On the bench, a sixth-grade manager soaked up every minute of that enchanted March. "About as special as it gets," William told the Herald-Leader in 2002. "I remember everything about it."

William's foremost dream was to do what his brother had done, wear the Wayne County jersey as a player in the Sweet Sixteen.

Problem was, William never really grew. To compensate for what he lacked in size, the 5-8 guard had to rely on guile, grit and a competitive fire that burned white hot. He played so hard, the Wayne County coaches started calling him The Little Warrior.

William became one of the premier defensive ballhawks ever to play high school hoops in Kentucky. Until Shelby Valley star Elisha Justice broke the mark in 2010, William's 449 career steals were the state record.

That all-time basketball cliche about a coach on the floor? It fit William to a T. Former Wayne County star David Phillips went on to be a college standout at Tennessee-Chattanooga, playing on a team that reached the NCAA Tournament round of 16 in 1997.

"I played with some really good point guards in college," Phillips said. "But I don't think I ever played with a better leader as a point guard than William. He'd get on guys if they weren't playing hard. He ran the show."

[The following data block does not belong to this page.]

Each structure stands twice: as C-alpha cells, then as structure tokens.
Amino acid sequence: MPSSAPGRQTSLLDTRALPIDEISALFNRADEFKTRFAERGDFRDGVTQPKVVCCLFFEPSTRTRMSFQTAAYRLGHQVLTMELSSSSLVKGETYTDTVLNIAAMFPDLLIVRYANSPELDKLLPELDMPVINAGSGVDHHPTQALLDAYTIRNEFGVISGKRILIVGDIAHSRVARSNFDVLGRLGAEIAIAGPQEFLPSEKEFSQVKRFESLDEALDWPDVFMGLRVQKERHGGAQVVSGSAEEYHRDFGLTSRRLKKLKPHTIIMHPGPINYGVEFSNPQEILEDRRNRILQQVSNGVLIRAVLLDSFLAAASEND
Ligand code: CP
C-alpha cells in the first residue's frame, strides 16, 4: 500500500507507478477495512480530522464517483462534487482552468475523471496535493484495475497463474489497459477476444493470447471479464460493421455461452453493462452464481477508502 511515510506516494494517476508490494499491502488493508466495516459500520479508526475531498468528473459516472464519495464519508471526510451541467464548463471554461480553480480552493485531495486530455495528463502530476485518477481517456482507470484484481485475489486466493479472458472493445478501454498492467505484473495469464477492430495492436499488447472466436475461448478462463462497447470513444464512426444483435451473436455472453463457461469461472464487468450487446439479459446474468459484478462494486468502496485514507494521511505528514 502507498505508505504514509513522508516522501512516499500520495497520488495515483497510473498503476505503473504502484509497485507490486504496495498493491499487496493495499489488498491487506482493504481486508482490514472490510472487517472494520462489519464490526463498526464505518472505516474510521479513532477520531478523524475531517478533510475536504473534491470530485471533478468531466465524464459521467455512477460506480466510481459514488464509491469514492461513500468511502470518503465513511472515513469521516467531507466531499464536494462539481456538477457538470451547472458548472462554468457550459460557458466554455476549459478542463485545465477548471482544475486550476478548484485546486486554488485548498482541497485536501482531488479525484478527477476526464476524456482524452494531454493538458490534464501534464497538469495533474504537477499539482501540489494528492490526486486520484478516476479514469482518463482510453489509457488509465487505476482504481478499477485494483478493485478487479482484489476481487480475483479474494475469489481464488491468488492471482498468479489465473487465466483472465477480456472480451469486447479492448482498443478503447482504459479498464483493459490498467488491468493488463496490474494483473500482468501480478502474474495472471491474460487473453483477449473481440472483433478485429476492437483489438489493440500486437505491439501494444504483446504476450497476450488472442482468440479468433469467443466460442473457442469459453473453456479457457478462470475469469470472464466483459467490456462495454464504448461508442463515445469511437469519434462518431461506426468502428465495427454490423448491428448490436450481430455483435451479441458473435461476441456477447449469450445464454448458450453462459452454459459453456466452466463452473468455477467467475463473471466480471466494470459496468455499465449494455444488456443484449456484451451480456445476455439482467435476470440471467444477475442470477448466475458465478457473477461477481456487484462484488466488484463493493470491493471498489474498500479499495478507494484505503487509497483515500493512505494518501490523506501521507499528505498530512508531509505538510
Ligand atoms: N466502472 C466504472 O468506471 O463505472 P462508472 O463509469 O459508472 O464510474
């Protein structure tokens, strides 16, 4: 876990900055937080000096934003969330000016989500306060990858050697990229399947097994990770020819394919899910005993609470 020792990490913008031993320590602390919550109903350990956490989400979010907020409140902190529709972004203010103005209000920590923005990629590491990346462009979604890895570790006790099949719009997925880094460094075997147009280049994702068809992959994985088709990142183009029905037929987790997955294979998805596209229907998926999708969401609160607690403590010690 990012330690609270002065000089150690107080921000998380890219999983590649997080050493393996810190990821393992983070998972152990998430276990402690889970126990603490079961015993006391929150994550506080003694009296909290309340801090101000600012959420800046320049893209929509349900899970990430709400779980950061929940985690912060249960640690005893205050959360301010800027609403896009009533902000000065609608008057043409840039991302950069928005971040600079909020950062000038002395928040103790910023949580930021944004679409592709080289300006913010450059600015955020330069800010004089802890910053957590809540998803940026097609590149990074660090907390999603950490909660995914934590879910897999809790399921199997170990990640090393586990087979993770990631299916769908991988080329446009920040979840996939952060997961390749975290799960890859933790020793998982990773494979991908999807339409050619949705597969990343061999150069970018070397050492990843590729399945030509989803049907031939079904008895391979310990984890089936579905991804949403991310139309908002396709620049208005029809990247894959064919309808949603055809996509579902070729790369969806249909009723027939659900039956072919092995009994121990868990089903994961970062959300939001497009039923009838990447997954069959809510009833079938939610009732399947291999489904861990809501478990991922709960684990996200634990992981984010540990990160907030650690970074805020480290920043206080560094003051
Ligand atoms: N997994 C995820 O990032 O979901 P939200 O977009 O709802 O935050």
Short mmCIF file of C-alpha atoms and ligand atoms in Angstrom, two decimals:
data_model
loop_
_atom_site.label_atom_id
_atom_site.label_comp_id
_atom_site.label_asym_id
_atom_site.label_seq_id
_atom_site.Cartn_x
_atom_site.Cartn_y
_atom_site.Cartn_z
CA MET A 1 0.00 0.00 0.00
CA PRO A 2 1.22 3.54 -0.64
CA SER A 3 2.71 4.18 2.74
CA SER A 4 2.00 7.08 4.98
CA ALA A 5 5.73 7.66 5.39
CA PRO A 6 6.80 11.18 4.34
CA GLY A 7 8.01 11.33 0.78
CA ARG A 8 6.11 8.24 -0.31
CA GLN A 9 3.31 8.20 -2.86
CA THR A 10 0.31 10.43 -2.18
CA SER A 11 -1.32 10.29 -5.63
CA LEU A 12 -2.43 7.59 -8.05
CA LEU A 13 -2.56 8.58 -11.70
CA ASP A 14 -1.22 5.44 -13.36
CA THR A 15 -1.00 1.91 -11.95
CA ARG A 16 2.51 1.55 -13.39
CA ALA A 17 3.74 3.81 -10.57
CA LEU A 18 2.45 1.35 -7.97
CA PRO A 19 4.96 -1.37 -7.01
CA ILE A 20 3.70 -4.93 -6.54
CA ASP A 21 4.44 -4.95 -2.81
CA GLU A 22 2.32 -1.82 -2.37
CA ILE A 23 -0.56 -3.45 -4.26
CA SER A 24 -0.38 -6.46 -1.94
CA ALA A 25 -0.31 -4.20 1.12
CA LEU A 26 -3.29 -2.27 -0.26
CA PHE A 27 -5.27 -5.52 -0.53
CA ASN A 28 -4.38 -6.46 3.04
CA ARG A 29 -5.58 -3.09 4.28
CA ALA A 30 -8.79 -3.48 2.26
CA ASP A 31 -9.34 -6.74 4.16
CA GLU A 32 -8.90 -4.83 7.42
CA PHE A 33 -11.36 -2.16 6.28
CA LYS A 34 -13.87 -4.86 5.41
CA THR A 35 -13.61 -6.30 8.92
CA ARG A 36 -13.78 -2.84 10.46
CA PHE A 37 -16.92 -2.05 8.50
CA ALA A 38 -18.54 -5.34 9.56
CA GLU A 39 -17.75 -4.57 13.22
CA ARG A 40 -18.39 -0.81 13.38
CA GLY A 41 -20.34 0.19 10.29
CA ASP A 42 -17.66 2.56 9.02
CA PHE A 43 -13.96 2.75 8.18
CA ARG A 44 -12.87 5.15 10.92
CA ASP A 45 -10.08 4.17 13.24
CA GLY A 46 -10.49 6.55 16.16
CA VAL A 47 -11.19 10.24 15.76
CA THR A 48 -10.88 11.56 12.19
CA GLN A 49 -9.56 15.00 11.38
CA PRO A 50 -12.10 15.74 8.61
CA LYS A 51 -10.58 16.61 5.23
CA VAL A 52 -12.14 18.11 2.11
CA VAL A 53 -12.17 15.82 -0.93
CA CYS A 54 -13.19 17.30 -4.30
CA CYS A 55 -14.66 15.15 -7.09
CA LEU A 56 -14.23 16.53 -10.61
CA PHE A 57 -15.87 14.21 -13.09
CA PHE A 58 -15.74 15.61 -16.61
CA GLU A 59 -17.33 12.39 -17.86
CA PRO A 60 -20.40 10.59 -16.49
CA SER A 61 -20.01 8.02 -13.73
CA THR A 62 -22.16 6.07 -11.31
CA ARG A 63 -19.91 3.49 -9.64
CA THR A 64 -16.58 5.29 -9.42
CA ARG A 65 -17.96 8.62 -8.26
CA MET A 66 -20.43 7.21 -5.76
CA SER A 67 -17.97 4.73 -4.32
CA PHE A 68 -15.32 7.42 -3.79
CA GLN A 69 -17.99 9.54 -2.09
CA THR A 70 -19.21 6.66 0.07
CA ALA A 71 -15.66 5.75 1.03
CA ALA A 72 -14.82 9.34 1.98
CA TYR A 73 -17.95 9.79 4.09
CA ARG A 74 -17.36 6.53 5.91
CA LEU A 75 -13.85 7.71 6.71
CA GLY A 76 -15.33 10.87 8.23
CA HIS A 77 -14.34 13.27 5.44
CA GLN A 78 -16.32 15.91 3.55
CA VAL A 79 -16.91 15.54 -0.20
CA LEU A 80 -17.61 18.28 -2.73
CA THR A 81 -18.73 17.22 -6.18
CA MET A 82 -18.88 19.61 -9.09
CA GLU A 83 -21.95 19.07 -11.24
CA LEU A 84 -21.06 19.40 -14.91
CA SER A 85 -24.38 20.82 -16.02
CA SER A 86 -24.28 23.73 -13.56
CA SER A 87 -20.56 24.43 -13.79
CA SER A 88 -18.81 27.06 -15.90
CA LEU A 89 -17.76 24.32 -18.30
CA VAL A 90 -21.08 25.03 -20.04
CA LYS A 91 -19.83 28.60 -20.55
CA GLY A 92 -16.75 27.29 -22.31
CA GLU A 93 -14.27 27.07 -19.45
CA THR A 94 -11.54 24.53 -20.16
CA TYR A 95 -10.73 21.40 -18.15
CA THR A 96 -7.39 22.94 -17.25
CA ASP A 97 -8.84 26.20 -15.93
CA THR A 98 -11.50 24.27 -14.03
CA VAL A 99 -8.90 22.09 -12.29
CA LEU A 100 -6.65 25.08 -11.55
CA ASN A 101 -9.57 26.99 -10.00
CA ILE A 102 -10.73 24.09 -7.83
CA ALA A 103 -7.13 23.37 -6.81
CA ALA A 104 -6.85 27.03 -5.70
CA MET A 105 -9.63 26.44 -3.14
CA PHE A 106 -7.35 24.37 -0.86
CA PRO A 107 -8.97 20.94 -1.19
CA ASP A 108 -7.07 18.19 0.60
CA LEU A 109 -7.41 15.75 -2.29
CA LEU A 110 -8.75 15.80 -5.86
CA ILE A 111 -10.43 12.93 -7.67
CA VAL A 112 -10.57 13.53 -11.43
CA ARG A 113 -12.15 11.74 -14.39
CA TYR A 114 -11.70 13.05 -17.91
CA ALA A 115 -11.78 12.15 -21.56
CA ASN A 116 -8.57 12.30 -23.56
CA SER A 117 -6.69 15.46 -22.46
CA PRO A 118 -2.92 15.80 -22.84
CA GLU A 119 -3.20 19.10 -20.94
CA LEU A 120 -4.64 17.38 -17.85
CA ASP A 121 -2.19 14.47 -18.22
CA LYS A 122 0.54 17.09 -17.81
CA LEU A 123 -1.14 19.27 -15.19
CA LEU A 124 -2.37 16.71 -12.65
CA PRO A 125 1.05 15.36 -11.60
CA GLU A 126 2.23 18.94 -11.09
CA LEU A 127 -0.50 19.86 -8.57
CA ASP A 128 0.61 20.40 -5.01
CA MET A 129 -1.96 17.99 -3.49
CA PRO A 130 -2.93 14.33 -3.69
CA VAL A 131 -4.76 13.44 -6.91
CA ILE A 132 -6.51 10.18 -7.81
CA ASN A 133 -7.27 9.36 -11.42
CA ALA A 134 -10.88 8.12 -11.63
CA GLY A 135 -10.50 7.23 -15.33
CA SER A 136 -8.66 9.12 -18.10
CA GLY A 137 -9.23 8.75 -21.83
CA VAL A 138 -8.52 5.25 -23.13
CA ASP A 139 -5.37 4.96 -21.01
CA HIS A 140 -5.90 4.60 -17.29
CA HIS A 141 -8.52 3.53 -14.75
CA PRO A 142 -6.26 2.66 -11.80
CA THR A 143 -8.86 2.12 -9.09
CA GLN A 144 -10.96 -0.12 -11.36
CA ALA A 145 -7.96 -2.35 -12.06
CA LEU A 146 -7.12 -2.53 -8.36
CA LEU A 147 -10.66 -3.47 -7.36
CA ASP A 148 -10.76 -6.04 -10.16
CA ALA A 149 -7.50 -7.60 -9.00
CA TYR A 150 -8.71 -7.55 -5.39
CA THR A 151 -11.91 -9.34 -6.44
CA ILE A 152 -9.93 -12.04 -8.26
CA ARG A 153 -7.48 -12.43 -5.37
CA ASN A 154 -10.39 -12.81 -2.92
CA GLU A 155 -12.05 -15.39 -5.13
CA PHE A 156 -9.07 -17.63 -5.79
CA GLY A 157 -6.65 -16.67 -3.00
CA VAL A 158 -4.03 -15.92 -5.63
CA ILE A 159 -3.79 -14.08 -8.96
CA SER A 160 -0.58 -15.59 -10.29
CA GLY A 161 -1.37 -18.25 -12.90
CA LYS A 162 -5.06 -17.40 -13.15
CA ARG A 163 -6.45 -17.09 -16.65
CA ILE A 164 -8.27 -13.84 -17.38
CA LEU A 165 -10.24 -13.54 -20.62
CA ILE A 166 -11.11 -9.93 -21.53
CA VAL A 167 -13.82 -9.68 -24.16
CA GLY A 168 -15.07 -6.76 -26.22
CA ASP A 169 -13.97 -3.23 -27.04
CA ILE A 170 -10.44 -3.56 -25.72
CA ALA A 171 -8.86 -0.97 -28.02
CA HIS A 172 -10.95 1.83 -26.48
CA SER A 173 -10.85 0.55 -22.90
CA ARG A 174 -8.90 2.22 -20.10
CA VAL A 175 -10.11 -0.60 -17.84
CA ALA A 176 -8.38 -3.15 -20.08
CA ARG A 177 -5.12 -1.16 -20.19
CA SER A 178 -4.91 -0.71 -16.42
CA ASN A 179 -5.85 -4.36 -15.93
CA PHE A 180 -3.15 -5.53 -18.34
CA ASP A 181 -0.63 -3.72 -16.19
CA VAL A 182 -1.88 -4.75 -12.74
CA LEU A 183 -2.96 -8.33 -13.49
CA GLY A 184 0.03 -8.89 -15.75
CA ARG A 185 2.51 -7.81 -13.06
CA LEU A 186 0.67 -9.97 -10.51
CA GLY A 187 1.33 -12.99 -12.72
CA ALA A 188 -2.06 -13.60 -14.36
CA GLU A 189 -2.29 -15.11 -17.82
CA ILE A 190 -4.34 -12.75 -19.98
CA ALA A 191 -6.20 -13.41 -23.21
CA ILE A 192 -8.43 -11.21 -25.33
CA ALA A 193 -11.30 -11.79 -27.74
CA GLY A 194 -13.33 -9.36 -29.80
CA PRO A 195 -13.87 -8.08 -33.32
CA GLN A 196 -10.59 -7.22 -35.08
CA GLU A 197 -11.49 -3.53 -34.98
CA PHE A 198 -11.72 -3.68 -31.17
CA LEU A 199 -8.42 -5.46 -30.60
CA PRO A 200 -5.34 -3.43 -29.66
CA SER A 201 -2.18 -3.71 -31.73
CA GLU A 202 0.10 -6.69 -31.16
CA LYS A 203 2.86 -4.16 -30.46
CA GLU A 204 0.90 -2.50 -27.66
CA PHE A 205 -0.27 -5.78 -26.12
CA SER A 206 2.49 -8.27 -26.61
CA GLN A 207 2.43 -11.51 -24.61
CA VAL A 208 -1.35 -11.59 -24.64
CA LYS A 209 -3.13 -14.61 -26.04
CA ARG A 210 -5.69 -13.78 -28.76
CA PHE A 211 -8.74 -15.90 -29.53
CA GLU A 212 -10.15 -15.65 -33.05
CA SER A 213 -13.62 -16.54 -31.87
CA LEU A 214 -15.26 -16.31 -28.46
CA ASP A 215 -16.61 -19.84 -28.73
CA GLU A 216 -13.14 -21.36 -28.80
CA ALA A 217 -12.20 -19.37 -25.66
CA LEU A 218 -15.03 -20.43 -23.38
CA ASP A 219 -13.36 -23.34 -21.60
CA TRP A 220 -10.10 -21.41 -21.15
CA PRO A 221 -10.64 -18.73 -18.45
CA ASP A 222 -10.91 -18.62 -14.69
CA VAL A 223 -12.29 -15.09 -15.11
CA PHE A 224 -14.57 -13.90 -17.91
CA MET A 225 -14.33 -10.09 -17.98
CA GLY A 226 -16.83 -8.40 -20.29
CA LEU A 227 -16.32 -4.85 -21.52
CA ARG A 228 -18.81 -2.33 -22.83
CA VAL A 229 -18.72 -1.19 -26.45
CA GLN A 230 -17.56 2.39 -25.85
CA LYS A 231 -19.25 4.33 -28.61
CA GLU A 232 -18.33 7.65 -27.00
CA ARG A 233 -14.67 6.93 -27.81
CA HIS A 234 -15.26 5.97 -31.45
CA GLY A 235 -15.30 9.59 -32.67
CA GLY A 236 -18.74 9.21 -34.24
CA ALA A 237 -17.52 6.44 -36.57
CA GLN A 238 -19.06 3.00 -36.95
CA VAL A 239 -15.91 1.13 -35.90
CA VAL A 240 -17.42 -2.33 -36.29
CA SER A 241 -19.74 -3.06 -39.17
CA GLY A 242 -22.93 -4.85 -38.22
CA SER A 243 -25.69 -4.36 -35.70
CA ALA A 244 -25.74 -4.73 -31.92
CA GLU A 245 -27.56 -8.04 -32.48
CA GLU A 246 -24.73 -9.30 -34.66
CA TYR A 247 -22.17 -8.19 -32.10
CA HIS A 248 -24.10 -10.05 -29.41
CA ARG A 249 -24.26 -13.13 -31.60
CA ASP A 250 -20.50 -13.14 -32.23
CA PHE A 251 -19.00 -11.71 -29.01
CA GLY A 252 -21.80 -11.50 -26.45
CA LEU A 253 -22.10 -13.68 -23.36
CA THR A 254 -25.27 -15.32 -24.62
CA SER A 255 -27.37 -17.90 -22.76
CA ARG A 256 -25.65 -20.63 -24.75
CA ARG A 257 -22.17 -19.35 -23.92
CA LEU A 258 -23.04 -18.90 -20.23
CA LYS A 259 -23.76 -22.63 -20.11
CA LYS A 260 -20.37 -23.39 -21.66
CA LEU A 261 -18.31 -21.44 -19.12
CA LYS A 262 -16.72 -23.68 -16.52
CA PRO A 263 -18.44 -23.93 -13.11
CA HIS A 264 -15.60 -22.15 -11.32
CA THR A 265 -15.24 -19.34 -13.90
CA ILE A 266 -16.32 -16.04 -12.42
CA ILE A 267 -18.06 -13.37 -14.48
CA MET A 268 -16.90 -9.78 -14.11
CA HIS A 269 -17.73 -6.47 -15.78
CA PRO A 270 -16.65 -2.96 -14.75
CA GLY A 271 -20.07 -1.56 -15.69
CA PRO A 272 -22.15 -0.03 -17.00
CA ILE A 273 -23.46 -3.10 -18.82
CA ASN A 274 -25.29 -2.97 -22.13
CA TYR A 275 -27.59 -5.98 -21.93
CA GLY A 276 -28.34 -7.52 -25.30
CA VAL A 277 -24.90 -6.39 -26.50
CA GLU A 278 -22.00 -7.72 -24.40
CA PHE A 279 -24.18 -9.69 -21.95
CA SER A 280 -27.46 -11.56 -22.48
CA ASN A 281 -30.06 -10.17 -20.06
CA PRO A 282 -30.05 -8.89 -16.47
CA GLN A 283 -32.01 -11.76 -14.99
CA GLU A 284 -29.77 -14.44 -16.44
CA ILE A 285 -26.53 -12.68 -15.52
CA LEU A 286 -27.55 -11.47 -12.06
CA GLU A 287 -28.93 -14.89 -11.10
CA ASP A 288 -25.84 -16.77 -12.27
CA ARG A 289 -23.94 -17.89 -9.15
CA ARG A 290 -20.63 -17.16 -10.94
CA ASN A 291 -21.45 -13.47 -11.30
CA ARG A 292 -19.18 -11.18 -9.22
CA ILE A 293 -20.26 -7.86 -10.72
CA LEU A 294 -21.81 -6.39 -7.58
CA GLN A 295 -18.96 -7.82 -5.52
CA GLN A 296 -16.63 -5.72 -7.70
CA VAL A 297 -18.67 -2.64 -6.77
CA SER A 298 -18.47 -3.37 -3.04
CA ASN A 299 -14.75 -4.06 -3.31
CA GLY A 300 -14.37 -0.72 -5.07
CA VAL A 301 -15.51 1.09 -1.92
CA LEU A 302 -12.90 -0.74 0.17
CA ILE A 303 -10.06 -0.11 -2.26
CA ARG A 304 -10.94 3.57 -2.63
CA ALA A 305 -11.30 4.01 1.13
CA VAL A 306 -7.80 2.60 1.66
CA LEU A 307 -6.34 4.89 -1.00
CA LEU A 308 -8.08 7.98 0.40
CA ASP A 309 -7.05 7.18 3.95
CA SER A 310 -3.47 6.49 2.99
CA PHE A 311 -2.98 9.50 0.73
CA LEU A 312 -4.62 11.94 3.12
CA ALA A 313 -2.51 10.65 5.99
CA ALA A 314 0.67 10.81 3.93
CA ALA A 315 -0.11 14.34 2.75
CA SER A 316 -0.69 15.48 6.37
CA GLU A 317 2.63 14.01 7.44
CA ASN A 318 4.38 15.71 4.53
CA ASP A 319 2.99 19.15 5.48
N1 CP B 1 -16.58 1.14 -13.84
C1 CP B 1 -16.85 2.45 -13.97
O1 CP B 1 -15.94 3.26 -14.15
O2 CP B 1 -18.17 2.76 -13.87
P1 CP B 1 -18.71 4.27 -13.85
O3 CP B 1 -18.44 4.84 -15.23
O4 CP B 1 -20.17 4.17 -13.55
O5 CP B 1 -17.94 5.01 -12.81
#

As part of a junior-dominated team, William helped Wayne win the 1994 12th Region title. The Cardinals lost in the Sweet Sixteen first round in Freedom Hall to Frank Lee and Boyd County.

The next year, a senior-laden Wayne roster vowed to do more. The Cardinals made it back to the state tournament, William scoring 23 points in a 12th Region finals victory over Pulaski County.

Yet in the Sweet Sixteen first round in Rupp Arena, Scott County used a late run to beat Wayne 60-53. In his final high school game, William had 15 points and four steals, but also eight turnovers.